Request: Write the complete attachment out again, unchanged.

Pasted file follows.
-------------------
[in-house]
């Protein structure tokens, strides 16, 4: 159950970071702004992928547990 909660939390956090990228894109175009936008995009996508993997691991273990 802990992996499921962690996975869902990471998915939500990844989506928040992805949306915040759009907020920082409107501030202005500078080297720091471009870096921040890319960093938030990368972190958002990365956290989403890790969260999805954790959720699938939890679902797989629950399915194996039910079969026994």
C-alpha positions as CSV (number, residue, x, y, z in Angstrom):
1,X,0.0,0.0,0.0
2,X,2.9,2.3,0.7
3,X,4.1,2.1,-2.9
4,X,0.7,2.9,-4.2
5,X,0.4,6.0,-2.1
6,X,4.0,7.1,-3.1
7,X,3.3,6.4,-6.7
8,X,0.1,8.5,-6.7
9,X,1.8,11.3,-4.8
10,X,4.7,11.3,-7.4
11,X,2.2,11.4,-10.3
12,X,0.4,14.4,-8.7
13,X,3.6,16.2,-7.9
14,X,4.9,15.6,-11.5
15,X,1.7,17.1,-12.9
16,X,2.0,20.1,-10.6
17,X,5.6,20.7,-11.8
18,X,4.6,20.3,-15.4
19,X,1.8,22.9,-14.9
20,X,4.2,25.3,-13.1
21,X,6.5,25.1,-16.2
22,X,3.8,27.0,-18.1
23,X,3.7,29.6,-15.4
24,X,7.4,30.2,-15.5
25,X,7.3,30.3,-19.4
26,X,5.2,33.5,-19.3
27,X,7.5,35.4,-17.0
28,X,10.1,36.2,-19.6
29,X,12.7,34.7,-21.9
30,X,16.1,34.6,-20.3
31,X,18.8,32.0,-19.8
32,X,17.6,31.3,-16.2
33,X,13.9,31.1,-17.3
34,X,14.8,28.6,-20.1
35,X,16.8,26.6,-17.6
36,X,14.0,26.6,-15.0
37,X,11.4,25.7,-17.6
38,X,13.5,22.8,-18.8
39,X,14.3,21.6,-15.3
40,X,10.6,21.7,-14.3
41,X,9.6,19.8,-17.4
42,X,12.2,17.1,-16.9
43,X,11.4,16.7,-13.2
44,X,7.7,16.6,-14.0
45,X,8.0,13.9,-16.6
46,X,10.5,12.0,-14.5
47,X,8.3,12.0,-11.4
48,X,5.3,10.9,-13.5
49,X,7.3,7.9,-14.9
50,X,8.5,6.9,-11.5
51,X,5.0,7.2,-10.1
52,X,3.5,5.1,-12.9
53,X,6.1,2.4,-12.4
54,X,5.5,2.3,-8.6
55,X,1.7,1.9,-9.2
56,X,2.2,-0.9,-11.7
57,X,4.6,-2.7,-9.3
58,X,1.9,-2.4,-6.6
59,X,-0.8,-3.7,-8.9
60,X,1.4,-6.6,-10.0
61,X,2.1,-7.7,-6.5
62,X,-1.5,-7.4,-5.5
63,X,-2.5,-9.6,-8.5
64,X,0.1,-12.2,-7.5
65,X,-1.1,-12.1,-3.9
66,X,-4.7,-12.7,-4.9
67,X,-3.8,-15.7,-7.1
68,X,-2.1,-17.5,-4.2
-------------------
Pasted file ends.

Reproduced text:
[in-house]
């Protein structure tokens, strides 16, 4: 159950970071702004992928547990 909660939390956090990228894109175009936008995009996508993997691991273990 802990992996499921962690996975869902990471998915939500990844989506928040992805949306915040759009907020920082409107501030202005500078080297720091471009870096921040890319960093938030990368972190958002990365956290989403890790969260999805954790959720699938939890679902797989629950399915194996039910079969026994």
C-alpha positions as CSV (number, residue, x, y, z in Angstrom):
1,X,0.0,0.0,0.0
2,X,2.9,2.3,0.7
3,X,4.1,2.1,-2.9
4,X,0.7,2.9,-4.2
5,X,0.4,6.0,-2.1
6,X,4.0,7.1,-3.1
7,X,3.3,6.4,-6.7
8,X,0.1,8.5,-6.7
9,X,1.8,11.3,-4.8
10,X,4.7,11.3,-7.4
11,X,2.2,11.4,-10.3
12,X,0.4,14.4,-8.7
13,X,3.6,16.2,-7.9
14,X,4.9,15.6,-11.5
15,X,1.7,17.1,-12.9
16,X,2.0,20.1,-10.6
17,X,5.6,20.7,-11.8
18,X,4.6,20.3,-15.4
19,X,1.8,22.9,-14.9
20,X,4.2,25.3,-13.1
21,X,6.5,25.1,-16.2
22,X,3.8,27.0,-18.1
23,X,3.7,29.6,-15.4
24,X,7.4,30.2,-15.5
25,X,7.3,30.3,-19.4
26,X,5.2,33.5,-19.3
27,X,7.5,35.4,-17.0
28,X,10.1,36.2,-19.6
29,X,12.7,34.7,-21.9
30,X,16.1,34.6,-20.3
31,X,18.8,32.0,-19.8
32,X,17.6,31.3,-16.2
33,X,13.9,31.1,-17.3
34,X,14.8,28.6,-20.1
35,X,16.8,26.6,-17.6
36,X,14.0,26.6,-15.0
37,X,11.4,25.7,-17.6
38,X,13.5,22.8,-18.8
39,X,14.3,21.6,-15.3
40,X,10.6,21.7,-14.3
41,X,9.6,19.8,-17.4
42,X,12.2,17.1,-16.9
43,X,11.4,16.7,-13.2
44,X,7.7,16.6,-14.0
45,X,8.0,13.9,-16.6
46,X,10.5,12.0,-14.5
47,X,8.3,12.0,-11.4
48,X,5.3,10.9,-13.5
49,X,7.3,7.9,-14.9
50,X,8.5,6.9,-11.5
51,X,5.0,7.2,-10.1
52,X,3.5,5.1,-12.9
53,X,6.1,2.4,-12.4
54,X,5.5,2.3,-8.6
55,X,1.7,1.9,-9.2
56,X,2.2,-0.9,-11.7
57,X,4.6,-2.7,-9.3
58,X,1.9,-2.4,-6.6
59,X,-0.8,-3.7,-8.9
60,X,1.4,-6.6,-10.0
61,X,2.1,-7.7,-6.5
62,X,-1.5,-7.4,-5.5
63,X,-2.5,-9.6,-8.5
64,X,0.1,-12.2,-7.5
65,X,-1.1,-12.1,-3.9
66,X,-4.7,-12.7,-4.9
67,X,-3.8,-15.7,-7.1
68,X,-2.1,-17.5,-4.2